Here are the films that made the greatest impression on Berkeleyside movie writer John Seal in a year when cinema provided a much-needed distraction.
Several festival recommendations, including an excellent 21st-century spin of ‘The Turn of the Screw’ and “Murder Bury Win’ which was shot in Berkeley, El Cerrito and Mendocino.
Streaming: A solid, entertaining mystery from South Korea; and a documentary that warns about the damage done when local journalism is stifled.
A hilarious but also serious film about one of most pernicious aspects of The War on Terror; and a movie that’s essential viewing for anyone interested in the JFK assassination.
For your streaming pleasure: An overlooked gem of American independent filmmaking; an inspiring look at the National Black Political Convention; and free films from Kino Lorber.
To watch: Two horror movies starring an oozing viscous liquid, one better than the other, and a gut-wrenching Peruvian drama, beautifully shot in black and white.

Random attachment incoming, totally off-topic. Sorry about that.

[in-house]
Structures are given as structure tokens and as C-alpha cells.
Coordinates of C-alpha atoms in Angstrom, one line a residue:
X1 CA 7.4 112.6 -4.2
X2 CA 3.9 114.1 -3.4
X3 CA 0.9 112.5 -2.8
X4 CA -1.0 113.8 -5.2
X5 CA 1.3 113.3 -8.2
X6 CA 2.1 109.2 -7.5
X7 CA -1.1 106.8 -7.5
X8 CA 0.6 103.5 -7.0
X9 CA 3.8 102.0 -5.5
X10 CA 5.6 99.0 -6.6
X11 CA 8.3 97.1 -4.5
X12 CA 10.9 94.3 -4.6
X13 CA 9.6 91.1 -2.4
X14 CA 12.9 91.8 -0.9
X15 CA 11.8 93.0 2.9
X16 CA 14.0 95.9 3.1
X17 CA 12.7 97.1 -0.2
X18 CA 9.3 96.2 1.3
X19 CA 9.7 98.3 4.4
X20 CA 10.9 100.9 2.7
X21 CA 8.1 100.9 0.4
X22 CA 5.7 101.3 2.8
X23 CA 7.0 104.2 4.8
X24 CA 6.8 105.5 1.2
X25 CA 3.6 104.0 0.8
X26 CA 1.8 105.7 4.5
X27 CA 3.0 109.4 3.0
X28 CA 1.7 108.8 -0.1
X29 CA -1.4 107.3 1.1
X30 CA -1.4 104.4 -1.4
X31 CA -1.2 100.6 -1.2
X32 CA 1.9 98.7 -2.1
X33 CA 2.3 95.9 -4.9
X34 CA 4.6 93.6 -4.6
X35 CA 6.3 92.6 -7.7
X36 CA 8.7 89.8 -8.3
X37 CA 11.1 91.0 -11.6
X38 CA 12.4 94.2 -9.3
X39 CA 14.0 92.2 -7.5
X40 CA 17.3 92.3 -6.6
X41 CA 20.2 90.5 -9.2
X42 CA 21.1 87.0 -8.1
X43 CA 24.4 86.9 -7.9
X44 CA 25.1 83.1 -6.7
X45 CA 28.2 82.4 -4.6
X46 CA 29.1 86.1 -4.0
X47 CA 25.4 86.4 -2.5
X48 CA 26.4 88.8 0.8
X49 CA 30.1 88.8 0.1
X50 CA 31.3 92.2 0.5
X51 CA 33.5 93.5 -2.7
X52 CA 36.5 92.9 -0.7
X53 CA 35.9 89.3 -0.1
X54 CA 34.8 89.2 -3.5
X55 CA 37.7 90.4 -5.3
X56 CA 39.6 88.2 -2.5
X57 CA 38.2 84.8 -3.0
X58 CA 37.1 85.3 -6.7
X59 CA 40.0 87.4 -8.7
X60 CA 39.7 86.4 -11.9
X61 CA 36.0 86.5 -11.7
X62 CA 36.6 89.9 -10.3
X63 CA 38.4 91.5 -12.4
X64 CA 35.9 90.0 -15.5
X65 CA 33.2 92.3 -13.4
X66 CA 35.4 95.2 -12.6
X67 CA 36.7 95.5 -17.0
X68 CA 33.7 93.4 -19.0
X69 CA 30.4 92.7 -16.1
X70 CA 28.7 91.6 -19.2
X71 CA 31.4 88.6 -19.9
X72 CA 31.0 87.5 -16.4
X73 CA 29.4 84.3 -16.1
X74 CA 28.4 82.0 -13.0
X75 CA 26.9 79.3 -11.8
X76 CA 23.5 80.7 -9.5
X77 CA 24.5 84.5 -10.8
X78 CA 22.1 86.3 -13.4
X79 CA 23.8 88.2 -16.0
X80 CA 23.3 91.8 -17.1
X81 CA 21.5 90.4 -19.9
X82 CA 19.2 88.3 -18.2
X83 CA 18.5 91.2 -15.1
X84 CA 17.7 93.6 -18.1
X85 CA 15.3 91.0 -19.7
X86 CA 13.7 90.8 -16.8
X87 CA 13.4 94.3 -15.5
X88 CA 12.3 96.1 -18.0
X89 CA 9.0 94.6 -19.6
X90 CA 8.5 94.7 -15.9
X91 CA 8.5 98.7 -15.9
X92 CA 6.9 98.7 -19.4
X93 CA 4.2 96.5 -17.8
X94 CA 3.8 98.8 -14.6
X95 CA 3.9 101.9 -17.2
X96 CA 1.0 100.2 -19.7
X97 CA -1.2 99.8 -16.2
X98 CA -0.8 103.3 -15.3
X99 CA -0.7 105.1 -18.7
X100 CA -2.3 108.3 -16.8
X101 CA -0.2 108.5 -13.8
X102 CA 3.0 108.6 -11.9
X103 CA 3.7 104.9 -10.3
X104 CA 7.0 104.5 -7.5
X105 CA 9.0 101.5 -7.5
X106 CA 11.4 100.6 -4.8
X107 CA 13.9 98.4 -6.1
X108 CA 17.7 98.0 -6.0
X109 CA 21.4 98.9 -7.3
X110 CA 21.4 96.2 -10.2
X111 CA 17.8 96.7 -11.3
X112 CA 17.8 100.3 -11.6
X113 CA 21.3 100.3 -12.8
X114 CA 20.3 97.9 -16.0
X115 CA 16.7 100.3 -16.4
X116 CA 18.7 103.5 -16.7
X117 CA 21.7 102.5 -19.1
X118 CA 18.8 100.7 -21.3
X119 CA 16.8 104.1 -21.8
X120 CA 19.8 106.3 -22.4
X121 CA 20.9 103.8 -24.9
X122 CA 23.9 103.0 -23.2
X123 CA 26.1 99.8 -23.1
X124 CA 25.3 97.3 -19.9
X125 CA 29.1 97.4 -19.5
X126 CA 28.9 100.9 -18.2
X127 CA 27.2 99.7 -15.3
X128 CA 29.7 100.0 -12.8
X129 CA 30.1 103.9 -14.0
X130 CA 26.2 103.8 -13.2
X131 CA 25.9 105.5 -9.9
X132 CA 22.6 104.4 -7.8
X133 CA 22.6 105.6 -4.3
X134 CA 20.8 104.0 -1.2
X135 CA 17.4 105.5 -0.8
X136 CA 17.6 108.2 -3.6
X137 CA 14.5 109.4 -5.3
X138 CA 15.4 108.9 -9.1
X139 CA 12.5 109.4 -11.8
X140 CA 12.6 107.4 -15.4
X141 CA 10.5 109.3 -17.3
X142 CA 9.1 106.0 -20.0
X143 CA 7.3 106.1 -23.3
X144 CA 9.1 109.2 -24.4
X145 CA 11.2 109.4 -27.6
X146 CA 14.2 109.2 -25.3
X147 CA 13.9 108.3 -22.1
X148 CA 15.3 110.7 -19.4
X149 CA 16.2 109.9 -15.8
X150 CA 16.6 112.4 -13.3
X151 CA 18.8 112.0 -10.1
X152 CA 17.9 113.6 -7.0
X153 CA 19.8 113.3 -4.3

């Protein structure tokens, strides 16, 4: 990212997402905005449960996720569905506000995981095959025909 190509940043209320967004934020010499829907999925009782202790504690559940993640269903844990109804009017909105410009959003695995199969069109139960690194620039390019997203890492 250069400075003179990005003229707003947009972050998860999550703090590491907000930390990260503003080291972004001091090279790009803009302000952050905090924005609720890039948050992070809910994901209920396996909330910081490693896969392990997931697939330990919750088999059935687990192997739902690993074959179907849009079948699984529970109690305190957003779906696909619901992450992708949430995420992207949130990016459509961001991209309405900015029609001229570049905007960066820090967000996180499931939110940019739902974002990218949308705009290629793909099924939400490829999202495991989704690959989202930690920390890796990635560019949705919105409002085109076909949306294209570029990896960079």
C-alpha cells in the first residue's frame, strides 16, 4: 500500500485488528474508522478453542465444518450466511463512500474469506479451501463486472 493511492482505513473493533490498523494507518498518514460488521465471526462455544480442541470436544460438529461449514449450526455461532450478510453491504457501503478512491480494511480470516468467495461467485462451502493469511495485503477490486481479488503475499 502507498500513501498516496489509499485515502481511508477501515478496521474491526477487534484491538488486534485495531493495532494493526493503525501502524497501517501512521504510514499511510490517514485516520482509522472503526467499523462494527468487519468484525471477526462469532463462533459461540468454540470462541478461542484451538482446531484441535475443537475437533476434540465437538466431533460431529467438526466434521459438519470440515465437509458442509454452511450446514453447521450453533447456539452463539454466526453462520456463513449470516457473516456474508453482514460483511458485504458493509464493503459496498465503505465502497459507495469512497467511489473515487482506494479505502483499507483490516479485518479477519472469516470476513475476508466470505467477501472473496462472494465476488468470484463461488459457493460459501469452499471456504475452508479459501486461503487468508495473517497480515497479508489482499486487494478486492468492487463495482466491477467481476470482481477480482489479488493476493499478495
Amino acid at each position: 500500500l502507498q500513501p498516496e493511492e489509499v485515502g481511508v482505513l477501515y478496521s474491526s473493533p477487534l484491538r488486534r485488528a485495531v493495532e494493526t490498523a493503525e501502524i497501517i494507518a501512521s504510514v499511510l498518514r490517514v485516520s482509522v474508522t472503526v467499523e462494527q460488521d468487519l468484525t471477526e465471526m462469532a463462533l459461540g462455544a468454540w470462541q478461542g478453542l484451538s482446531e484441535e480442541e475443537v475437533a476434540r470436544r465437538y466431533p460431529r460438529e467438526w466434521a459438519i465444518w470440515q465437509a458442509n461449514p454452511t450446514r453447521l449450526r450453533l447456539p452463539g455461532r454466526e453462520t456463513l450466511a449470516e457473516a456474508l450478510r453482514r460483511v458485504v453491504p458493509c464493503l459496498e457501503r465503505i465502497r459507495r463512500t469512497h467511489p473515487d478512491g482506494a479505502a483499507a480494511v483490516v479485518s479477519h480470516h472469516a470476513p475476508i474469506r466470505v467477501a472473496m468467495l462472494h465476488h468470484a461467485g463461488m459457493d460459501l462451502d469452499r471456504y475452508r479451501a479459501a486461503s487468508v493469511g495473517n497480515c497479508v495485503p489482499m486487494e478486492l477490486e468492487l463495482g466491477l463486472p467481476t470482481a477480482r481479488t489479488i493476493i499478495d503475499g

To watch: One of the best — and most shocking — films of the year; the story of one of our greatest living journalists; and documenting the history of Rock Against Racism.
Shucking off those U.S. government chains and trying to create the perfect nation; and a reminder of a time when our ‘liberal’ state embraced the politics of the reactionary right.
This year’s festival (running Oct. 8-18) is making the vast majority of its high-quality programming available for streaming.
Bruce Dern and Lena Olin give terrific performances in a film about decline and dementia; while ‘Native Sun, long unseen, is now restored and available to stream.
A movie about bridge construction could be as interesting as watching paint dry. In the case of ‘Suspension,’ it’s not. Plus: Catch up on PFA’s 21st-century Romanian cinema.
‘Mr. Soul’ tells the story of Ellis Haizlip, a New York City-based dance producer and stage manager who hosted the extraordinary TV series ‘Soul!’ between 1968 and 1973.